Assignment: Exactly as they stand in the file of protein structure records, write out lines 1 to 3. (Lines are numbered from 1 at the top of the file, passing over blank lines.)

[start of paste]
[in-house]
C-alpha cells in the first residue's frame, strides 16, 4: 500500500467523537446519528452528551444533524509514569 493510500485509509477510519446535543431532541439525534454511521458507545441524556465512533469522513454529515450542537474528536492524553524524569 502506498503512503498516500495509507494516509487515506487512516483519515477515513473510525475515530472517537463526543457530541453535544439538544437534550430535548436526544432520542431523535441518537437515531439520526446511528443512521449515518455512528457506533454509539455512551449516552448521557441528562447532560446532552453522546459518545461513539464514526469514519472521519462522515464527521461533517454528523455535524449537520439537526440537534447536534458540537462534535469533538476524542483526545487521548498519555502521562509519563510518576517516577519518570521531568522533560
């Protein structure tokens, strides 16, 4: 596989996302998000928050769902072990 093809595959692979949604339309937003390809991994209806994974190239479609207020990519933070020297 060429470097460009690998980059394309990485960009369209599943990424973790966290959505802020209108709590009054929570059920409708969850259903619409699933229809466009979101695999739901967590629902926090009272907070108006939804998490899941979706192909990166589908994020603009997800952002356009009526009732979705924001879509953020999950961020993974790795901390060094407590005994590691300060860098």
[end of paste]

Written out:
[in-house]
C-alpha cells in the first residue's frame, strides 16, 4: 500500500467523537446519528452528551444533524509514569 493510500485509509477510519446535543431532541439525534454511521458507545441524556465512533469522513454529515450542537474528536492524553524524569 502506498503512503498516500495509507494516509487515506487512516483519515477515513473510525475515530472517537463526543457530541453535544439538544437534550430535548436526544432520542431523535441518537437515531439520526446511528443512521449515518455512528457506533454509539455512551449516552448521557441528562447532560446532552453522546459518545461513539464514526469514519472521519462522515464527521461533517454528523455535524449537520439537526440537534447536534458540537462534535469533538476524542483526545487521548498519555502521562509519563510518576517516577519518570521531568522533560
């Protein structure tokens, strides 16, 4: 596989996302998000928050769902072990 093809595959692979949604339309937003390809991994209806994974190239479609207020990519933070020297 060429470097460009690998980059394309990485960009369209599943990424973790966290959505802020209108709590009054929570059920409708969850259903619409699933229809466009979101695999739901967590629902926090009272907070108006939804998490899941979706192909990166589908994020603009997800952002356009009526009732979705924001879509953020999950961020993974790795901390060094407590005994590691300060860098």